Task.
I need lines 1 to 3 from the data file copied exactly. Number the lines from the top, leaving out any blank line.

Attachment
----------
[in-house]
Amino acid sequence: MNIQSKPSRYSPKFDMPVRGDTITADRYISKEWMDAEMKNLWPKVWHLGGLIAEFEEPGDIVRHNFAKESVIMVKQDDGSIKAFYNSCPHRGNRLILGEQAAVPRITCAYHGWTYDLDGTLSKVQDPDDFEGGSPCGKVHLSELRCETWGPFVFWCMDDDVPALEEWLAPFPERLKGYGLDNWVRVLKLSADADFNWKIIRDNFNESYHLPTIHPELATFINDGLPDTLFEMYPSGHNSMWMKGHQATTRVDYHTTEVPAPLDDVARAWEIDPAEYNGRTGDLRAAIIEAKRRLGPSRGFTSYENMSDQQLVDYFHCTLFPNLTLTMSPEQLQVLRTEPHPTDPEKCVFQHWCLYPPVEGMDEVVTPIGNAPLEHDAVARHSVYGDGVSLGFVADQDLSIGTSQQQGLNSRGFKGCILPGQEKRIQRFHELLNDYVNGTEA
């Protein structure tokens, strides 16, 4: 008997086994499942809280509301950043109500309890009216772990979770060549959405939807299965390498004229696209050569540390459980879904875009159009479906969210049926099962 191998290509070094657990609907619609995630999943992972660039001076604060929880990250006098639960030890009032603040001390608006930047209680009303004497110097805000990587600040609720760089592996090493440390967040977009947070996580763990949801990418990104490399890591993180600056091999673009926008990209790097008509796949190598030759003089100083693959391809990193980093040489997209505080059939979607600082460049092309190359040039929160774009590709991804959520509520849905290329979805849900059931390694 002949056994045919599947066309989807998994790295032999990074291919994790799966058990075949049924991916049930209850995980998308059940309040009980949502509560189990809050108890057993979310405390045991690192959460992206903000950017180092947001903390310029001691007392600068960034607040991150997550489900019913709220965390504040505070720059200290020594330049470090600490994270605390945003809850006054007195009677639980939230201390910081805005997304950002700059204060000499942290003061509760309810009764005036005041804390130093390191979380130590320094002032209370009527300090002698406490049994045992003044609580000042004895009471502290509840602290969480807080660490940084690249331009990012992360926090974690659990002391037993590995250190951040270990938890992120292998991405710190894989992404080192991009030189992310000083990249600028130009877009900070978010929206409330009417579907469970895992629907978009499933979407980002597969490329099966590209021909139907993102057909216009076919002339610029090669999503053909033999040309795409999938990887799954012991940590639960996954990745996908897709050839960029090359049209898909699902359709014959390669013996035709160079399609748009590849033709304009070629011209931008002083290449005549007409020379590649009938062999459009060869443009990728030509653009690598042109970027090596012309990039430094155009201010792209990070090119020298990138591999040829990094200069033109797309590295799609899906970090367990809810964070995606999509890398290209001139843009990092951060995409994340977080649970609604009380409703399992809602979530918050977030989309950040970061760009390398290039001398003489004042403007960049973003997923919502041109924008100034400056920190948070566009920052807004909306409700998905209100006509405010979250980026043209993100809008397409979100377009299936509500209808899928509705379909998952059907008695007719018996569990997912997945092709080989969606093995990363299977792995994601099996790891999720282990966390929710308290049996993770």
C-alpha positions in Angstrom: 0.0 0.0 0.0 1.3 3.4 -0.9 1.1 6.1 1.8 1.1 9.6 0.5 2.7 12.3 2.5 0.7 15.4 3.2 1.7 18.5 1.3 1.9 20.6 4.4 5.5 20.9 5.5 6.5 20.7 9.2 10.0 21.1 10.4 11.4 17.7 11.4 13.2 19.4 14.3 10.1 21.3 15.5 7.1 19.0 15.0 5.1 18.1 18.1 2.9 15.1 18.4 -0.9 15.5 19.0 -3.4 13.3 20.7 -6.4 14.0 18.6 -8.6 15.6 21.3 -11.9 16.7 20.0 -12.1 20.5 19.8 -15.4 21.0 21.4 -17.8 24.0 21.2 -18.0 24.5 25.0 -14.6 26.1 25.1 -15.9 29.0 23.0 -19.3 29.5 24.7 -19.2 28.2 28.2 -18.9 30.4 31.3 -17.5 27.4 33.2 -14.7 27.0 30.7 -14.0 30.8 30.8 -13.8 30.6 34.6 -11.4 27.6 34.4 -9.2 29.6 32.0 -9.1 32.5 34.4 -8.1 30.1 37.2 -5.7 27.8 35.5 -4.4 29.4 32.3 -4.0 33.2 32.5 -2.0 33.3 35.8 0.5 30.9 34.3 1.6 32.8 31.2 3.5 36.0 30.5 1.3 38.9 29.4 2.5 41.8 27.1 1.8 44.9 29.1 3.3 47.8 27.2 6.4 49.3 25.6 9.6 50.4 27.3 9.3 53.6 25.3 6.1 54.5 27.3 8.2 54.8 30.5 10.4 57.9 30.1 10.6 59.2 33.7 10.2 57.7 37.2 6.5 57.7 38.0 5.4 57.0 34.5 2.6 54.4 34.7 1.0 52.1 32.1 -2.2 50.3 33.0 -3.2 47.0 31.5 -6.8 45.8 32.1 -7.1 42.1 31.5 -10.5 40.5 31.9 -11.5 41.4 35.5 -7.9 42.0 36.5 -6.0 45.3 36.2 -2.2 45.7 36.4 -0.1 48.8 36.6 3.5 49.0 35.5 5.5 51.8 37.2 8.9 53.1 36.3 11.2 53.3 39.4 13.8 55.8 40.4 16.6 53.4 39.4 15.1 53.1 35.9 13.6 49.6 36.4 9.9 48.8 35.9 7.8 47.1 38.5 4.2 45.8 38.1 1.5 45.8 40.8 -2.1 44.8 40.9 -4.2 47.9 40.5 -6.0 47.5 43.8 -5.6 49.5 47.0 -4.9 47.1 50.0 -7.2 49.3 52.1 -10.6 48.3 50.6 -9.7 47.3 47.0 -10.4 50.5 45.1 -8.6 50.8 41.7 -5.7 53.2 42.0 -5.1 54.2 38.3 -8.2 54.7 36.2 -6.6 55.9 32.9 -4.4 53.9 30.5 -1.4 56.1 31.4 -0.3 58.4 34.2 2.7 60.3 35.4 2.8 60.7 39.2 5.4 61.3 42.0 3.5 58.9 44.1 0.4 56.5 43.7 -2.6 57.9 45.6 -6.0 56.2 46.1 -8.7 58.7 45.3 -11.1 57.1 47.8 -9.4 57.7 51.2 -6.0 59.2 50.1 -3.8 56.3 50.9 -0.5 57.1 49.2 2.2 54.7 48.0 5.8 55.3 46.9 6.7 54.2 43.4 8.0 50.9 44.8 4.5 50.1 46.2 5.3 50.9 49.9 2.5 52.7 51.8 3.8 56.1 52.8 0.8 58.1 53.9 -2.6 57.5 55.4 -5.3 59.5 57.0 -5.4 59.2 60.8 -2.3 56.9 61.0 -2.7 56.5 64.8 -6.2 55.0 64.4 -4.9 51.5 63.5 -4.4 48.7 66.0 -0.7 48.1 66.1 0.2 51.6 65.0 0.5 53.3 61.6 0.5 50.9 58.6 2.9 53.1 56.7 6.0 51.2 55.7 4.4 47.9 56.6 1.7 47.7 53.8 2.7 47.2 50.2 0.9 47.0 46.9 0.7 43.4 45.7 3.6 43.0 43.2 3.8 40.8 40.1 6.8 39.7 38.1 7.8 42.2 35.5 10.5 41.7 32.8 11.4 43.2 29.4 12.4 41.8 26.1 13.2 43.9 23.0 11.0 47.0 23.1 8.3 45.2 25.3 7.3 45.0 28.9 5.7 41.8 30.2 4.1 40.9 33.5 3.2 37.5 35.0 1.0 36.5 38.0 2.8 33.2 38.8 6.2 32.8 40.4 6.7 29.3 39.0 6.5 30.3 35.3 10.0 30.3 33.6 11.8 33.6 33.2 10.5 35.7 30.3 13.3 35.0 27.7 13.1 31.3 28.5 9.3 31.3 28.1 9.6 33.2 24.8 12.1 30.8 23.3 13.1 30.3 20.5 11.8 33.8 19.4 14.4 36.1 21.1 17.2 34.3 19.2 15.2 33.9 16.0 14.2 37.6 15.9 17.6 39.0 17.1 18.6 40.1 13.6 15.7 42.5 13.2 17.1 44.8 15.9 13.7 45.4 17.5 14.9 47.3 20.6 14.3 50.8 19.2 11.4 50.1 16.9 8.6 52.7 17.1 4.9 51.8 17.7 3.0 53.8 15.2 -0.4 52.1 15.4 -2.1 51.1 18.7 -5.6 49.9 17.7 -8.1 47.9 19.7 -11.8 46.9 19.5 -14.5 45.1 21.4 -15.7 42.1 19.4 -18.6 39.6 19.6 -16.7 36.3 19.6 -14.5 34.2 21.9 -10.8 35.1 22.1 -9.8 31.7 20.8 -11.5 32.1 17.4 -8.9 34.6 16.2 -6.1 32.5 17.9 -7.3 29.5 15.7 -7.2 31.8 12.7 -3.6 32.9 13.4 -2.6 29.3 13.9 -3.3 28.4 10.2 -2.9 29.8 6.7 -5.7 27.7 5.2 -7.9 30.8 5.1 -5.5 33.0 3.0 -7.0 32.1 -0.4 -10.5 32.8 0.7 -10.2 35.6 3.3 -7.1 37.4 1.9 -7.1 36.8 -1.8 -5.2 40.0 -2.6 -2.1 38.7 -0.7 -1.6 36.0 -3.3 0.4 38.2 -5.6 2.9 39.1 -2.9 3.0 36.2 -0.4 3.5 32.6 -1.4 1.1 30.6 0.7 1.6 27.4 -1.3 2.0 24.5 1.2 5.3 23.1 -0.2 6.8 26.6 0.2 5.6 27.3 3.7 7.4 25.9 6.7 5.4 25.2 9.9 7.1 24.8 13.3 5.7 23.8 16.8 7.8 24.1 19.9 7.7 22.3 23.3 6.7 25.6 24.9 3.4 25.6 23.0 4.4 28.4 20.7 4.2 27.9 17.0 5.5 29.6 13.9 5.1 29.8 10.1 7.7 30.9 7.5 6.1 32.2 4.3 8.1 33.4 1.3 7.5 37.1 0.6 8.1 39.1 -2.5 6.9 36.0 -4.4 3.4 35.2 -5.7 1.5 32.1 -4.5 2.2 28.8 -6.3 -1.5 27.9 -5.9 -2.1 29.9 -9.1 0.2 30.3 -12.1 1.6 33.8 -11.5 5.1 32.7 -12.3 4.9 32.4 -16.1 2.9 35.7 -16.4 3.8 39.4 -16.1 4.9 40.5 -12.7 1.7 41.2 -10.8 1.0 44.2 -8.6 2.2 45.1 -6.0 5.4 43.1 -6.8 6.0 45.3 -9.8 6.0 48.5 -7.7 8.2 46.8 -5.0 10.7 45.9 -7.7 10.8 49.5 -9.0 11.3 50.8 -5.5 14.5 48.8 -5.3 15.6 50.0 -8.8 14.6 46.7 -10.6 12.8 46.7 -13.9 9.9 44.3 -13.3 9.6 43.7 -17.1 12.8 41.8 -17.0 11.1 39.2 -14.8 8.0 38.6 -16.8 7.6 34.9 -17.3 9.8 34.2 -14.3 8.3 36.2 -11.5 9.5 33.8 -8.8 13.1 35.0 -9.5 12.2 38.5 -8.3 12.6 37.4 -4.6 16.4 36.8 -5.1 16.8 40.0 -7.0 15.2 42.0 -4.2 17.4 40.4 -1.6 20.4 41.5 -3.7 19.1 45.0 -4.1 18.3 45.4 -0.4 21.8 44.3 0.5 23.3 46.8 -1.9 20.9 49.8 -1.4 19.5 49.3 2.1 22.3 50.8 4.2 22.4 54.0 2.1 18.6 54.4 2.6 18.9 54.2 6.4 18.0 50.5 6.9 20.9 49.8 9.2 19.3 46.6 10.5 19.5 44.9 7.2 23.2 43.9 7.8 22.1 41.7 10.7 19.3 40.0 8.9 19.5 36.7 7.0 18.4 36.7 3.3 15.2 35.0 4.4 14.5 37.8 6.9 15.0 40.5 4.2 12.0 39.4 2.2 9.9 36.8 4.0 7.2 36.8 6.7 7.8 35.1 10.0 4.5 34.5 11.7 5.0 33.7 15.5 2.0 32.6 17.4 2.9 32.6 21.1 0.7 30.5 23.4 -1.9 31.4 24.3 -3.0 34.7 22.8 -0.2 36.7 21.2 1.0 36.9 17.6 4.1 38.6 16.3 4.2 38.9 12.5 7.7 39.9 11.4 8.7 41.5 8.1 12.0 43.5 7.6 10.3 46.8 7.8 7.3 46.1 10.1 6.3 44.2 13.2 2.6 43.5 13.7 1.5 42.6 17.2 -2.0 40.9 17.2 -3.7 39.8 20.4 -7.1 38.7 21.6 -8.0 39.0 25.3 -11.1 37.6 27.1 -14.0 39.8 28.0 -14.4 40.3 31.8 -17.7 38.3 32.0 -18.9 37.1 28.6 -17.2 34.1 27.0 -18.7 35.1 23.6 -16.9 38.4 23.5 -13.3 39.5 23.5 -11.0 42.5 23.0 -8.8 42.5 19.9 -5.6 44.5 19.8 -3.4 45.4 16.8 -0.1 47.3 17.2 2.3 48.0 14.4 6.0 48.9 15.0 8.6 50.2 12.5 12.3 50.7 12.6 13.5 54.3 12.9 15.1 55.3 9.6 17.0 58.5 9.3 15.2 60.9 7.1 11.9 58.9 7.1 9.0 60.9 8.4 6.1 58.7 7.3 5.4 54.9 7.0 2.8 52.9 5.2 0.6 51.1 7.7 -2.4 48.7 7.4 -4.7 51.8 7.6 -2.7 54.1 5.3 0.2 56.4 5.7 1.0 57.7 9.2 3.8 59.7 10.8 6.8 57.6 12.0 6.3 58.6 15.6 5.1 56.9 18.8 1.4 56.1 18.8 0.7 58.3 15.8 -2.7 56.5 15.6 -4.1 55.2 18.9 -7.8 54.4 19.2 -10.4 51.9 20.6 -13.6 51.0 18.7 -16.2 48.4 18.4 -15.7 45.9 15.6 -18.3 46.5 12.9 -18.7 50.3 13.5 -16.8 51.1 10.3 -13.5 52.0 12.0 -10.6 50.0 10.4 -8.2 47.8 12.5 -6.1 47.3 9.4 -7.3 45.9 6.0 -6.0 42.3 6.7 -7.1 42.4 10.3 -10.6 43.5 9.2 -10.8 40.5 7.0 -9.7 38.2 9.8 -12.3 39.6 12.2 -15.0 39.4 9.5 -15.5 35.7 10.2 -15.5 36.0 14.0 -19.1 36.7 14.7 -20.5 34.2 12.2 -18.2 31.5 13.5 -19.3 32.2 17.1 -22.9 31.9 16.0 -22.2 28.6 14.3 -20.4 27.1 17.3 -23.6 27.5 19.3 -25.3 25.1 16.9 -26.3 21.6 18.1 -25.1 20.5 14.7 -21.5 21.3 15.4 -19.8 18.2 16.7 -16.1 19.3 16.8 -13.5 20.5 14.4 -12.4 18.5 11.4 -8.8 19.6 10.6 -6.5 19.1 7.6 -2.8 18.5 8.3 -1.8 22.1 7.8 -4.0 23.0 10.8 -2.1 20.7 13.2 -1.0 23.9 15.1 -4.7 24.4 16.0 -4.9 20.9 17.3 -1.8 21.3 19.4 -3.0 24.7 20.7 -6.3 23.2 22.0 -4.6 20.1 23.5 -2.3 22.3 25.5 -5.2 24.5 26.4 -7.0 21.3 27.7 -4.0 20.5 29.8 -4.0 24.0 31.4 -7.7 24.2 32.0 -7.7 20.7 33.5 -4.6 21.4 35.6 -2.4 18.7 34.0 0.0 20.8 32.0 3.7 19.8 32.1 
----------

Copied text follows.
[in-house]
Amino acid sequence: MNIQSKPSRYSPKFDMPVRGDTITADRYISKEWMDAEMKNLWPKVWHLGGLIAEFEEPGDIVRHNFAKESVIMVKQDDGSIKAFYNSCPHRGNRLILGEQAAVPRITCAYHGWTYDLDGTLSKVQDPDDFEGGSPCGKVHLSELRCETWGPFVFWCMDDDVPALEEWLAPFPERLKGYGLDNWVRVLKLSADADFNWKIIRDNFNESYHLPTIHPELATFINDGLPDTLFEMYPSGHNSMWMKGHQATTRVDYHTTEVPAPLDDVARAWEIDPAEYNGRTGDLRAAIIEAKRRLGPSRGFTSYENMSDQQLVDYFHCTLFPNLTLTMSPEQLQVLRTEPHPTDPEKCVFQHWCLYPPVEGMDEVVTPIGNAPLEHDAVARHSVYGDGVSLGFVADQDLSIGTSQQQGLNSRGFKGCILPGQEKRIQRFHELLNDYVNGTEA
């Protein structure tokens, strides 16, 4: 008997086994499942809280509301950043109500309890009216772990979770060549959405939807299965390498004229696209050569540390459980879904875009159009479906969210049926099962 191998290509070094657990609907619609995630999943992972660039001076604060929880990250006098639960030890009032603040001390608006930047209680009303004497110097805000990587600040609720760089592996090493440390967040977009947070996580763990949801990418990104490399890591993180600056091999673009926008990209790097008509796949190598030759003089100083693959391809990193980093040489997209505080059939979607600082460049092309190359040039929160774009590709991804959520509520849905290329979805849900059931390694 002949056994045919599947066309989807998994790295032999990074291919994790799966058990075949049924991916049930209850995980998308059940309040009980949502509560189990809050108890057993979310405390045991690192959460992206903000950017180092947001903390310029001691007392600068960034607040991150997550489900019913709220965390504040505070720059200290020594330049470090600490994270605390945003809850006054007195009677639980939230201390910081805005997304950002700059204060000499942290003061509760309810009764005036005041804390130093390191979380130590320094002032209370009527300090002698406490049994045992003044609580000042004895009471502290509840602290969480807080660490940084690249331009990012992360926090974690659990002391037993590995250190951040270990938890992120292998991405710190894989992404080192991009030189992310000083990249600028130009877009900070978010929206409330009417579907469970895992629907978009499933979407980002597969490329099966590209021909139907993102057909216009076919002339610029090669999503053909033999040309795409999938990887799954012991940590639960996954990745996908897709050839960029090359049209898909699902359709014959390669013996035709160079399609748009590849033709304009070629011209931008002083290449005549007409020379590649009938062999459009060869443009990728030509653009690598042109970027090596012309990039430094155009201010792209990070090119020298990138591999040829990094200069033109797309590295799609899906970090367990809810964070995606999509890398290209001139843009990092951060995409994340977080649970609604009380409703399992809602979530918050977030989309950040970061760009390398290039001398003489004042403007960049973003997923919502041109924008100034400056920190948070566009920052807004909306409700998905209100006509405010979250980026043209993100809008397409979100377009299936509500209808899928509705379909998952059907008695007719018996569990997912997945092709080989969606093995990363299977792995994601099996790891999720282990966390929710308290049996993770």